# Linera Expansion and heating from a stream of electrons

1. Mar 21, 2009

### TFM

1. The problem statement, all variables and given/known data

A thin square tungsten foil, 10mm x 10mm, is supported in the centre of a vacuum chamber by thin wires which have negligible thermal conductance. A cooled shield surrounds the foil such that its initial temperature is -37 C. Two parallel slits, 1$$\mu$$m wide and 1mm long and whose centres are separated by 6.6$$\mu$$m, have been cut in the foil. The foil is now heated by electron bombardment with a 10mA current of 5keV electrons, whose energy is completely absorbed by the foil. Calculate the change in separation of the slits.

How would you go about measuring this change in separation from outside the vacuum chamber?

For tungsten, the emissivity should be taken as (1/5.7) and the coefficient of linear expansion as 5 x $$10^{-6} K^{-1}$$. (The linear expansion coefficient $$\alpha$$, is defined as the fractional change in linear dimension per degree Kelvin, i.e. $$\alpha = \DeltaL/L0$$ where $$\Delta$$L is the change in length for a 1K change in temperature and L0 is the original length.)

2. Relevant equations

$$\frac{\Delta L}{L_0} = \alpha \Delta T$$

3. The attempt at a solution

Okay, so to get the change in length, Delta L, I need the formula

$$\Delta L = L_0 \alpha\delta T$$

However, I am unsure how to get T.

When I saw that there was a current, I thought of using the power law

P = VI
and

V=IR

but we are not given any resistance. we are given the energy of each electron, But I am unsure how to get through to the current.

TFM

2. Mar 21, 2009

### Redbelly98

Staff Emeritus
Since you have V and I, you can calculate P. R is not needed.

3. Mar 22, 2009

### TFM

Where are we given the voltage? I know the electrons have 5 keV, but I thought this was an energy not a voltage...?

4. Mar 22, 2009

### Redbelly98

Staff Emeritus
True, 5 keV is an energy.

What voltage would give an electron an energy of 5 keV?

5. Mar 22, 2009

### TFM

well, 1 electron volt is the energy to get a electron through a p.d. of 1 volt,

so there is a voltage of 5kV then.

so now,

$$VI = P$$

$$P = 5000 * 10*10^-3 = 50 Watts$$

So this is the energy per second

so do we need to find out how long the bombardment lasted?

6. Mar 22, 2009

### Redbelly98

Staff Emeritus
Yes, 50W is right. Good.

Good question.

They don't say anything about how long it lasts. The do tell us the emissivity of tungsten. That's a hint that radiation is playing a role here.

7. Mar 22, 2009

### TFM

$$j = \sigma T^4$$

j = power over area, therefore,

$$T^4 = \frac{P}{a\sigma}$$

However, the emissivity is the ratio of energy emitted by object compared to the energy emitted by a perfect Blackbody.

therefore

$$1/5.7j = \sigma T^4$$

$$T^4 = \frac{P}{5.7 a\sigma}$$

So this gives:

$$T^4 = \frac{50}{5.7 (0.01*0.01 - 2(0.001*0.000 001))\sigma}$$

$$T^4 = \frac{50}{5.7 (0.0001 - 0.000000002)\sigma}$$

$$T^4 = \frac{50}{5.7 (0.000099998)\sigma}$$

$$T^4 = \frac{50}{3.23*10^{-11}}$$

$$T^4 = 1.55*10^{12}}$$

$$T = 1115K = 841 C$$

Does this look right?

8. Mar 22, 2009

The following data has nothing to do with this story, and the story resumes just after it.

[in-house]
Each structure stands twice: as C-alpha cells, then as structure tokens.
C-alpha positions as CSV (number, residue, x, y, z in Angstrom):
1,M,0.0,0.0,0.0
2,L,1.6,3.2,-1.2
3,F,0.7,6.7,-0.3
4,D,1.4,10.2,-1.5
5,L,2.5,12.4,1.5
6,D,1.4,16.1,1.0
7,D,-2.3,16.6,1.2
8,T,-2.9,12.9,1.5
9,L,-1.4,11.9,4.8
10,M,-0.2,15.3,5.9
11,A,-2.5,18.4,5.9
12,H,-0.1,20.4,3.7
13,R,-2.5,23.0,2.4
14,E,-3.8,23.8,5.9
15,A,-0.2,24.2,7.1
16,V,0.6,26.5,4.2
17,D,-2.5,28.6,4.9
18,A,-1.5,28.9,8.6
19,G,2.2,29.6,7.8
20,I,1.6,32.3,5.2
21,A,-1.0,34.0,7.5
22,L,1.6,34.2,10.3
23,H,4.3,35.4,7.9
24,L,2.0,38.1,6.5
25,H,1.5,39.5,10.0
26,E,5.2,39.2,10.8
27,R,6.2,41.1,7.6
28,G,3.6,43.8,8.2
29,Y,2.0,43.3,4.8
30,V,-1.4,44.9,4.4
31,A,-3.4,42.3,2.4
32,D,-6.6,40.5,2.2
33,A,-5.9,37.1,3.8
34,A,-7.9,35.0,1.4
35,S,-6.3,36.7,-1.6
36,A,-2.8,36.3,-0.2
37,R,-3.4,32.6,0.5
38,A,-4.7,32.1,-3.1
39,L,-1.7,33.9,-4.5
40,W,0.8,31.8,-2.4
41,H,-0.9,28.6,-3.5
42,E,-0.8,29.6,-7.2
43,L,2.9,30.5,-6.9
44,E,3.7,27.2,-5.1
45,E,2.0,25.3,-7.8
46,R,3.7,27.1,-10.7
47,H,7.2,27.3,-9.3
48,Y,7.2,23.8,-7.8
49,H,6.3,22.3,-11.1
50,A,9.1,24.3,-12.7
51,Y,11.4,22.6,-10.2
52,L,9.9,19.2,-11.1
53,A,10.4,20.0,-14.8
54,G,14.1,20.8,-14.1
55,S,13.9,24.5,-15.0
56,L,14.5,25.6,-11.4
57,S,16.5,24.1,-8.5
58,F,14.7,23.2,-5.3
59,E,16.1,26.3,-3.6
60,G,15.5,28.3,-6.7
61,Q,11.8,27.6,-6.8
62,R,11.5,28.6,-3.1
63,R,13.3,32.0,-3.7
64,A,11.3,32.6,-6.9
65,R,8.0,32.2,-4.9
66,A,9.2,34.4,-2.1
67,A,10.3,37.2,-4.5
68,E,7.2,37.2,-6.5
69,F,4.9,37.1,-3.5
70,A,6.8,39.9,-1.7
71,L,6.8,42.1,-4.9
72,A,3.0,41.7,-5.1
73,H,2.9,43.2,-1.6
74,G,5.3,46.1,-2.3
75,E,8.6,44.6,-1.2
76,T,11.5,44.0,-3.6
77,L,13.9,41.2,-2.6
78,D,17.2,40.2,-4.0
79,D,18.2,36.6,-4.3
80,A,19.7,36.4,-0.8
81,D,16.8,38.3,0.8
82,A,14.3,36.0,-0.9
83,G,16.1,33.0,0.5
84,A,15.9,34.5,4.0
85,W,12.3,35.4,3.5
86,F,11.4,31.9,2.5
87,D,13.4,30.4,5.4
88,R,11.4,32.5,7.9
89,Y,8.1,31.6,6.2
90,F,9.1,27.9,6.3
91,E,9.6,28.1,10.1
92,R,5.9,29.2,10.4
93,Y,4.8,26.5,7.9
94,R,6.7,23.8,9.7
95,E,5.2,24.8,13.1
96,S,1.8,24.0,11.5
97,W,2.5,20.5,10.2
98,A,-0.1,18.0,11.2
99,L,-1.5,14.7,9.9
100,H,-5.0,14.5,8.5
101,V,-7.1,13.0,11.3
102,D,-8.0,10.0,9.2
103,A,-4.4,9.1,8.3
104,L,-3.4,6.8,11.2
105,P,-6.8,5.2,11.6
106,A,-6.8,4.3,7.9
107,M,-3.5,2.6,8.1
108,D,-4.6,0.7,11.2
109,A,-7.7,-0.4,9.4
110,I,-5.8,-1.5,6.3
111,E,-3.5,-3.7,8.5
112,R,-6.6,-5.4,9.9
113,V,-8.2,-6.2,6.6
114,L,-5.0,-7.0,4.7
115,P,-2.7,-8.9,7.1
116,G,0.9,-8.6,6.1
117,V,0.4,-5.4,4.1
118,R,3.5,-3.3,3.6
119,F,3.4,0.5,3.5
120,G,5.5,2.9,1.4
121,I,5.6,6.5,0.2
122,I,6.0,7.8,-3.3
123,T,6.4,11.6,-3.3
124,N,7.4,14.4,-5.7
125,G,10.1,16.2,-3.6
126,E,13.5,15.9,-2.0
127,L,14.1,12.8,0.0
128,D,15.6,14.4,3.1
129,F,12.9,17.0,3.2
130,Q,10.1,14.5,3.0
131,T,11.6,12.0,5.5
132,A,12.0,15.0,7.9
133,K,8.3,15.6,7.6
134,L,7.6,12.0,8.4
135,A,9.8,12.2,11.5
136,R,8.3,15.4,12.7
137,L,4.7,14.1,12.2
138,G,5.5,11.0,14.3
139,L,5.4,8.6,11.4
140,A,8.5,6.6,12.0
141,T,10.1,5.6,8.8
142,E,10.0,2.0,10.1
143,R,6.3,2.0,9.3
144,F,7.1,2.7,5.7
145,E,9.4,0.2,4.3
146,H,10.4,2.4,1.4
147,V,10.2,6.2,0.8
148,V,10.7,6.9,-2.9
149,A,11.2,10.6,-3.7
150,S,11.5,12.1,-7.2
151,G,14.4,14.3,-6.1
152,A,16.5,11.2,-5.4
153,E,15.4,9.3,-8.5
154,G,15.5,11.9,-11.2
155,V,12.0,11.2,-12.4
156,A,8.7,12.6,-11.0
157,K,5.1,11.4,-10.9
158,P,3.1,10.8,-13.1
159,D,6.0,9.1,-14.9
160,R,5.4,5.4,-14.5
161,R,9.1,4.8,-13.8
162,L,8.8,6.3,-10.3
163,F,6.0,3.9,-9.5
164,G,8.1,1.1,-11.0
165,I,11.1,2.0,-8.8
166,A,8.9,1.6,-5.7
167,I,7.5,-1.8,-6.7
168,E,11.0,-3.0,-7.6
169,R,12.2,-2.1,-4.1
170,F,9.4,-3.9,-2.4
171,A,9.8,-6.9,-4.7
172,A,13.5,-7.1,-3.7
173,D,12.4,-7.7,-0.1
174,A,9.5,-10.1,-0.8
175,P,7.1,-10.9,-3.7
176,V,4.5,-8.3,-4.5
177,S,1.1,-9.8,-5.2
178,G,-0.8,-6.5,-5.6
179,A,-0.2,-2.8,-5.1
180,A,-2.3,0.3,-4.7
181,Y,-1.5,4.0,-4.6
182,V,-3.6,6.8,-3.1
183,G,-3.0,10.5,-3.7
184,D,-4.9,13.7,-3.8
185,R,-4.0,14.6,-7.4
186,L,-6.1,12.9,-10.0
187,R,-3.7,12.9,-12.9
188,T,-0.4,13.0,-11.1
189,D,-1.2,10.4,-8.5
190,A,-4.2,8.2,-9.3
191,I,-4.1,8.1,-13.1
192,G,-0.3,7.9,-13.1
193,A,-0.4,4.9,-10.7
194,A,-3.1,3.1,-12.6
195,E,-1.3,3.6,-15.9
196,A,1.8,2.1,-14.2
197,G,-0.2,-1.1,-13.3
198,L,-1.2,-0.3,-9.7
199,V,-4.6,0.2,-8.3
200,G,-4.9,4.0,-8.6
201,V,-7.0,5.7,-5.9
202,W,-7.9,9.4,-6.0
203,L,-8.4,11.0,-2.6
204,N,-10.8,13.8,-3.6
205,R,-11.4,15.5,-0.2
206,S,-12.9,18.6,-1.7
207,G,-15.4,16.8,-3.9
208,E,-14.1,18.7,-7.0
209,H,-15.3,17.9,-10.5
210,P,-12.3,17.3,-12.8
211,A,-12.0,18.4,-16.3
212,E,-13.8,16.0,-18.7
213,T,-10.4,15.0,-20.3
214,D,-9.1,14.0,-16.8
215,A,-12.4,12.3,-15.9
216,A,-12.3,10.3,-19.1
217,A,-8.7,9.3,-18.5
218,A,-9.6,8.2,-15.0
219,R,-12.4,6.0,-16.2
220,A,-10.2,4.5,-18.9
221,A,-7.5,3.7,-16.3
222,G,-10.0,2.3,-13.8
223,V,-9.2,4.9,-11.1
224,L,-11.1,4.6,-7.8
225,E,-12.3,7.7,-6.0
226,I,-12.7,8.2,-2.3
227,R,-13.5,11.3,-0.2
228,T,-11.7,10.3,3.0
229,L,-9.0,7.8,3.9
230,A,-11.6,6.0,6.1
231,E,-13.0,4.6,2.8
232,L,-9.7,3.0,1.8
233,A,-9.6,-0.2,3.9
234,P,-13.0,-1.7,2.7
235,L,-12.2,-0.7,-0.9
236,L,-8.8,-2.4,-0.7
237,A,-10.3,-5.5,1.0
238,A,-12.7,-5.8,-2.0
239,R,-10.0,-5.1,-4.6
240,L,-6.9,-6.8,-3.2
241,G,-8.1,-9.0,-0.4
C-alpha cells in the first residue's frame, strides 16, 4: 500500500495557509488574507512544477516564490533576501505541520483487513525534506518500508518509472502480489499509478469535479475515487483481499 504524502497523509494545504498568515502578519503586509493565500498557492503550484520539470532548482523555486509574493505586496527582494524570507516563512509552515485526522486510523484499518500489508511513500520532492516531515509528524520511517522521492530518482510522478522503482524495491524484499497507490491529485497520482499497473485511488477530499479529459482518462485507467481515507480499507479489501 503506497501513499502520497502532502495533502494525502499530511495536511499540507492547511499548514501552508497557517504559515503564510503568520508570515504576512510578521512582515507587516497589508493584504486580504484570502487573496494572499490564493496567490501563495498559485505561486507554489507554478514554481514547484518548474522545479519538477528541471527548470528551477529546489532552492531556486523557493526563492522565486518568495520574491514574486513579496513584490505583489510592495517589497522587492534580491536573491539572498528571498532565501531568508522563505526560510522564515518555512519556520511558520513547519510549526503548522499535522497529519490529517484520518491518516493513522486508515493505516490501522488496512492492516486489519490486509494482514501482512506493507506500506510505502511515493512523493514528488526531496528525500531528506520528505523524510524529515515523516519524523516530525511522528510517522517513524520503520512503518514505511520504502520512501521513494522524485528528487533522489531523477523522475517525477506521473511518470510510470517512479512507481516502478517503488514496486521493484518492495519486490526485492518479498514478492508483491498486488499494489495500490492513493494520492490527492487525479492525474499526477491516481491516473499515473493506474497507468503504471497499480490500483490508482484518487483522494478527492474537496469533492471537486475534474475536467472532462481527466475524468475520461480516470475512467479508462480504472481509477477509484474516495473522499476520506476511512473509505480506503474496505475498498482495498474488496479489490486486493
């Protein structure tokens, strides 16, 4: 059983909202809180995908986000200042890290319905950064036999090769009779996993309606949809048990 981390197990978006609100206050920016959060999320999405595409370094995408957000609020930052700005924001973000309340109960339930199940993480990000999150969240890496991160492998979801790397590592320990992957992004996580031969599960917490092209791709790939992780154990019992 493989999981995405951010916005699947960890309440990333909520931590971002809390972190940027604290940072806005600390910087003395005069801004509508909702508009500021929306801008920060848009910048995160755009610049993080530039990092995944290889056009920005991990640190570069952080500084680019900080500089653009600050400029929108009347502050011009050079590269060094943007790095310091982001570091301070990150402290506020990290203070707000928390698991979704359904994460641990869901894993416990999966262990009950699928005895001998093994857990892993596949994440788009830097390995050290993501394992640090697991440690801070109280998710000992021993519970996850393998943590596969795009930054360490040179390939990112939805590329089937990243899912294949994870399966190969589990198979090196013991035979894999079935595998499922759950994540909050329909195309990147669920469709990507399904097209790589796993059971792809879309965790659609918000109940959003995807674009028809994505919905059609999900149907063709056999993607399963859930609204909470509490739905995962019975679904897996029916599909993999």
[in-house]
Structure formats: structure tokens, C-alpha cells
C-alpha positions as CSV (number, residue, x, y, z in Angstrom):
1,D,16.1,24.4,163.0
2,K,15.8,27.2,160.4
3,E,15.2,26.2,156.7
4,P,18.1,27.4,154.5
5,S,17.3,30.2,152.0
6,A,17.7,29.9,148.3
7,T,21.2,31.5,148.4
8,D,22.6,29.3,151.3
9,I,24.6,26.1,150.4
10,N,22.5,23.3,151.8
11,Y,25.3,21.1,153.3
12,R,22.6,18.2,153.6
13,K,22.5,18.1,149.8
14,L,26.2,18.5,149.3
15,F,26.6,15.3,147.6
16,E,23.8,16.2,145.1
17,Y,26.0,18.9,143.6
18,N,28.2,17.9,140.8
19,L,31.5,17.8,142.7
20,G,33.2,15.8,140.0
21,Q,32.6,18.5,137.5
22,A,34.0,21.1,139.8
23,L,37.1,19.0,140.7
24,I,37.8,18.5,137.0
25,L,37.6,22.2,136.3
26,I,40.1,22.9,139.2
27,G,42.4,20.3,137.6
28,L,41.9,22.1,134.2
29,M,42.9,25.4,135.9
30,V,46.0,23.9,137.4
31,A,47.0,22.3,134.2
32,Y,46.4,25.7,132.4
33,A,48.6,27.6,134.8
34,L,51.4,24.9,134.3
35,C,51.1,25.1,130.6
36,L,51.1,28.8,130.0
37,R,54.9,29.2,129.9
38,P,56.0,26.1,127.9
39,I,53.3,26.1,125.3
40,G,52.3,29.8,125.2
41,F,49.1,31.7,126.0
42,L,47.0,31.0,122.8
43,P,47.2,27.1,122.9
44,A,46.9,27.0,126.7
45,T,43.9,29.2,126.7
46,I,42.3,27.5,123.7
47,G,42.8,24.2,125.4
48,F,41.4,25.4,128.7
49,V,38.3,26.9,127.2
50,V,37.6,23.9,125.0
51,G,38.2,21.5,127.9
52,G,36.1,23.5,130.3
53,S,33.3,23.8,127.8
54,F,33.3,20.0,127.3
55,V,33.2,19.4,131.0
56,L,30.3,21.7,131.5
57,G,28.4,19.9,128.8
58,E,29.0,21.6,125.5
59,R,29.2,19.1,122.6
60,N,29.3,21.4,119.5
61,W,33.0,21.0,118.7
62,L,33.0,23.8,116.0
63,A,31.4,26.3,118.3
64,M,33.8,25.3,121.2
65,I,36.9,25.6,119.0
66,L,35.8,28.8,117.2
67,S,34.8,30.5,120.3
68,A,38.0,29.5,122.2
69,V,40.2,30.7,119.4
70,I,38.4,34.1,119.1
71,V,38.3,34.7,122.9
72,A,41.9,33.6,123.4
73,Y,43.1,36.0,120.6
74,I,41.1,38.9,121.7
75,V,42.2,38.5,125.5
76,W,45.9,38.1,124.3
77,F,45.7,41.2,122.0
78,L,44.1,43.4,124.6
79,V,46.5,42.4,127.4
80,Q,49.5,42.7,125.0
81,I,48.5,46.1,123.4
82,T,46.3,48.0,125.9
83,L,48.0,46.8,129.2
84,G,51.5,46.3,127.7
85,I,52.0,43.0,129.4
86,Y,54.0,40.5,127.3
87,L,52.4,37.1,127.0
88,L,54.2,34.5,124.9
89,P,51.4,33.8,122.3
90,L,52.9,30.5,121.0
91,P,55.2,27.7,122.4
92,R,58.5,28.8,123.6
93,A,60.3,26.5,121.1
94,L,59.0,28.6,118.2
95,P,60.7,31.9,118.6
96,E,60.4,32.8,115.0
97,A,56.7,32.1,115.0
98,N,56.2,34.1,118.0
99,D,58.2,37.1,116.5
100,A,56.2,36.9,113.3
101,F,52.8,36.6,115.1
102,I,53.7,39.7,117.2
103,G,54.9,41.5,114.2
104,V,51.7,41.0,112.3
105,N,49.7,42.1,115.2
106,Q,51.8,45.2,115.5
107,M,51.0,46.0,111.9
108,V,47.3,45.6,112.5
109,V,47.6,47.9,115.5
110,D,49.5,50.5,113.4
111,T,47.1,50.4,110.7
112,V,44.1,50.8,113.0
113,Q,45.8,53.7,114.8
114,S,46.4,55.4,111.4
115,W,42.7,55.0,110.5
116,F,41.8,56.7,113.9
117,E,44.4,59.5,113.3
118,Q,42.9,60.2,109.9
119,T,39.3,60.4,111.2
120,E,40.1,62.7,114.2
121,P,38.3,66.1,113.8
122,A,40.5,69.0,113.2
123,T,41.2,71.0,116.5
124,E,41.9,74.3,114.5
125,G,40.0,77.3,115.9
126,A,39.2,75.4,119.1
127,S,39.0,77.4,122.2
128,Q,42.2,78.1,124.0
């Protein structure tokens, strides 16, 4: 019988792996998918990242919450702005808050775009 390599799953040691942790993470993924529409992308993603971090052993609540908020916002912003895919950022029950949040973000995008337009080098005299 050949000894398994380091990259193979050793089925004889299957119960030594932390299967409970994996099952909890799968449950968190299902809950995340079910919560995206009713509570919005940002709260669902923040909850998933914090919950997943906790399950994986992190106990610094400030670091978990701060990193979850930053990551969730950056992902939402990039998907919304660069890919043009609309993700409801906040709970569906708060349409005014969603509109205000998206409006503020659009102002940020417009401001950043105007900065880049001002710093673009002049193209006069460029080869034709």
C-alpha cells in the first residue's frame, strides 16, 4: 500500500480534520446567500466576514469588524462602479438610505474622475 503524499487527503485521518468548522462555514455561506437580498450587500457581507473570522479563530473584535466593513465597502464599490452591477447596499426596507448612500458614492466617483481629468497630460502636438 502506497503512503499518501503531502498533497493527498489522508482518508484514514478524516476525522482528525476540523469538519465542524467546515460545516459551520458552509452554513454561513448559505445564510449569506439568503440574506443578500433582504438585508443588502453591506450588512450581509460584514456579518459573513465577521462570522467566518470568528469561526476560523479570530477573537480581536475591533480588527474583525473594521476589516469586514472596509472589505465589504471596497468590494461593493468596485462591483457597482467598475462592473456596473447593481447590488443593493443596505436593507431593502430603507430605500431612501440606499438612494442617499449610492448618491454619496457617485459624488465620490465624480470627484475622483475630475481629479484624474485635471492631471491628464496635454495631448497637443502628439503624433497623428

### Redbelly98

Staff Emeritus
Pretty close! Two little errors to correct:

j = ε σ T4 = (1/5.7) σ T4 A real object radiates less than a blackbody

Also, the square foil has 2 sides, so total surface area is ___?

9. Mar 22, 2009

### Redbelly98

Staff Emeritus
p.s. I'm logging off the forum for a while ... good luck!

10. Mar 22, 2009

### TFM

Oka the area of the foil plate is 10mm x 10mm = 0.0001m^2

However, the two cuts have a total area of 0.000000002 m^2

Thus the total area is 0.000099998 m^2

So for both sides,

Area = 0.000199996m^2

$$P = A\epsilon \sigma T^4 [\tex] [tex] \frac{P}{A\epsilon \sigma} = T^4 [\tex] [tex] \frac{50}{0.000199996 * \frac{1}{5.7}*5.67*10^{-8}} = T^4 [\tex] [tex] T^4 = 2.5 * 10^{13}$$

$$T = 2239K = 1966 C$$

So I presume this is the final Temperature, so

$$\Delta L = L_0 \alpha\delta T$$

$$\Delta L = L_0 \alpha (T_f - T_i)$$

$$\Delta L = 6.6*10^{-6} *5*10^{-6} (1966 - 37)$$

Gives a change in length of 6.37 * 10^-8 (657 micro meters)

Does this look okay?

11. Mar 22, 2009

### Redbelly98

Staff Emeritus
Very close!

If you subtract -37 from 1966 °C, that's the same as adding ____ °C.

6 x 10-8 m is how many μm? Or, how many nm?

p.s. It's probably okay to neglect the area of the slits, since many quantities are given to just 2 significant figures.

12. Mar 22, 2009

### TFM

Drat, I forgot it was minus 37. Thankfully, this is where Excelcomes in handy, just change one sign.

Gives 6.6 * 10^-8m = 66 nanometers

13. Mar 22, 2009

### Redbelly98

Staff Emeritus
Looks good

14. Mar 22, 2009

### TFM

Excellent. I now need to figure how to measure the difference. I am assuming a ruler won't be of any use (How would you go about measuring this change in separation from outside the vacuum chamber?)

This seems though such a small change in seperation. Would a laser be useful?

15. Mar 22, 2009

### Redbelly98

Staff Emeritus
Yes, a laser would be extremely useful.

Are you aware of an experiment that involves a laser -- or any single-wavelength source of light -- and two closely-spaced slits?

16. Mar 23, 2009

### TFM

The Youngs Double Slit experiment.

As the slits become wider, the destructive and constructive interference spots will move.

17. Mar 23, 2009

### Redbelly98

Staff Emeritus
Yes, exactly.

18. Mar 23, 2009

### TFM

Excellent.

Well, Thanks a lot for your assistance, Redbelly98